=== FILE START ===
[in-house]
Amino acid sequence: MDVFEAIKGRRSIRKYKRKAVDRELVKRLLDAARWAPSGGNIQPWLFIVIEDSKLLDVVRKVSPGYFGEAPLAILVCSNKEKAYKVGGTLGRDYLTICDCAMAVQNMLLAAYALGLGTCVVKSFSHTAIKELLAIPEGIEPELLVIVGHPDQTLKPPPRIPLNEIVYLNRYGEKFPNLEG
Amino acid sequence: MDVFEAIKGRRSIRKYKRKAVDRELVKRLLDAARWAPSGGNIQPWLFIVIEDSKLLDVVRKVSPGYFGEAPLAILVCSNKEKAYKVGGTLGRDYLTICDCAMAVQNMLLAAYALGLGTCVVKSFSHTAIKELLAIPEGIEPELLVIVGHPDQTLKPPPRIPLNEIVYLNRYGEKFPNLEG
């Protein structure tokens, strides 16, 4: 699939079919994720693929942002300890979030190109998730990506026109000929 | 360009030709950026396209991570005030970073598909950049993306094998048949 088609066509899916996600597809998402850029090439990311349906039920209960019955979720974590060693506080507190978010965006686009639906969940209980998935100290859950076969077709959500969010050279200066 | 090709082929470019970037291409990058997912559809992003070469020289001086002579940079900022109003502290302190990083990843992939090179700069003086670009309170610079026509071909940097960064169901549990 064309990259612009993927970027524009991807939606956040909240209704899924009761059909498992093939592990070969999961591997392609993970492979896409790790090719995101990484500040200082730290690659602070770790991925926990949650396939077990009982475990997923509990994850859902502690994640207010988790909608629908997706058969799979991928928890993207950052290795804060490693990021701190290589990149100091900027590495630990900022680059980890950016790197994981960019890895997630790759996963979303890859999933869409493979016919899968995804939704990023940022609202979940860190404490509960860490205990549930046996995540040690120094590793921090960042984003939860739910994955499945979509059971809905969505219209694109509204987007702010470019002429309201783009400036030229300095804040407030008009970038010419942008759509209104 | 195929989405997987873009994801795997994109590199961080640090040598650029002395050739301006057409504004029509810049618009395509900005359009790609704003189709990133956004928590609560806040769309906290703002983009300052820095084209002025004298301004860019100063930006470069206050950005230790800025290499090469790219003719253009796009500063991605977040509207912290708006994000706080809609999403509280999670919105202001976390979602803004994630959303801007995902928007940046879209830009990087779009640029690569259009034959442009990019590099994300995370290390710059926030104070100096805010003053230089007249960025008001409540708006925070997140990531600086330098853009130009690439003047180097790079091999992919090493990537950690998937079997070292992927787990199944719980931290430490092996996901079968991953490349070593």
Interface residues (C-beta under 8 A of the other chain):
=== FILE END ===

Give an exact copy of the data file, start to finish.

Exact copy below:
[in-house]
Amino acid sequence: MDVFEAIKGRRSIRKYKRKAVDRELVKRLLDAARWAPSGGNIQPWLFIVIEDSKLLDVVRKVSPGYFGEAPLAILVCSNKEKAYKVGGTLGRDYLTICDCAMAVQNMLLAAYALGLGTCVVKSFSHTAIKELLAIPEGIEPELLVIVGHPDQTLKPPPRIPLNEIVYLNRYGEKFPNLEG
Amino acid sequence: MDVFEAIKGRRSIRKYKRKAVDRELVKRLLDAARWAPSGGNIQPWLFIVIEDSKLLDVVRKVSPGYFGEAPLAILVCSNKEKAYKVGGTLGRDYLTICDCAMAVQNMLLAAYALGLGTCVVKSFSHTAIKELLAIPEGIEPELLVIVGHPDQTLKPPPRIPLNEIVYLNRYGEKFPNLEG
């Protein structure tokens, strides 16, 4: 699939079919994720693929942002300890979030190109998730990506026109000929 | 360009030709950026396209991570005030970073598909950049993306094998048949 088609066509899916996600597809998402850029090439990311349906039920209960019955979720974590060693506080507190978010965006686009639906969940209980998935100290859950076969077709959500969010050279200066 | 090709082929470019970037291409990058997912559809992003070469020289001086002579940079900022109003502290302190990083990843992939090179700069003086670009309170610079026509071909940097960064169901549990 064309990259612009993927970027524009991807939606956040909240209704899924009761059909498992093939592990070969999961591997392609993970492979896409790790090719995101990484500040200082730290690659602070770790991925926990949650396939077990009982475990997923509990994850859902502690994640207010988790909608629908997706058969799979991928928890993207950052290795804060490693990021701190290589990149100091900027590495630990900022680059980890950016790197994981960019890895997630790759996963979303890859999933869409493979016919899968995804939704990023940022609202979940860190404490509960860490205990549930046996995540040690120094590793921090960042984003939860739910994955499945979509059971809905969505219209694109509204987007702010470019002429309201783009400036030229300095804040407030008009970038010419942008759509209104 | 195929989405997987873009994801795997994109590199961080640090040598650029002395050739301006057409504004029509810049618009395509900005359009790609704003189709990133956004928590609560806040769309906290703002983009300052820095084209002025004298301004860019100063930006470069206050950005230790800025290499090469790219003719253009796009500063991605977040509207912290708006994000706080809609999403509280999670919105202001976390979602803004994630959303801007995902928007940046879209830009990087779009640029690569259009034959442009990019590099994300995370290390710059926030104070100096805010003053230089007249960025008001409540708006925070997140990531600086330098853009130009690439003047180097790079091999992919090493990537950690998937079997070292992927787990199944719980931290430490092996996901079968991953490349070593």
Interface residues (C-beta under 8 A of the other chain):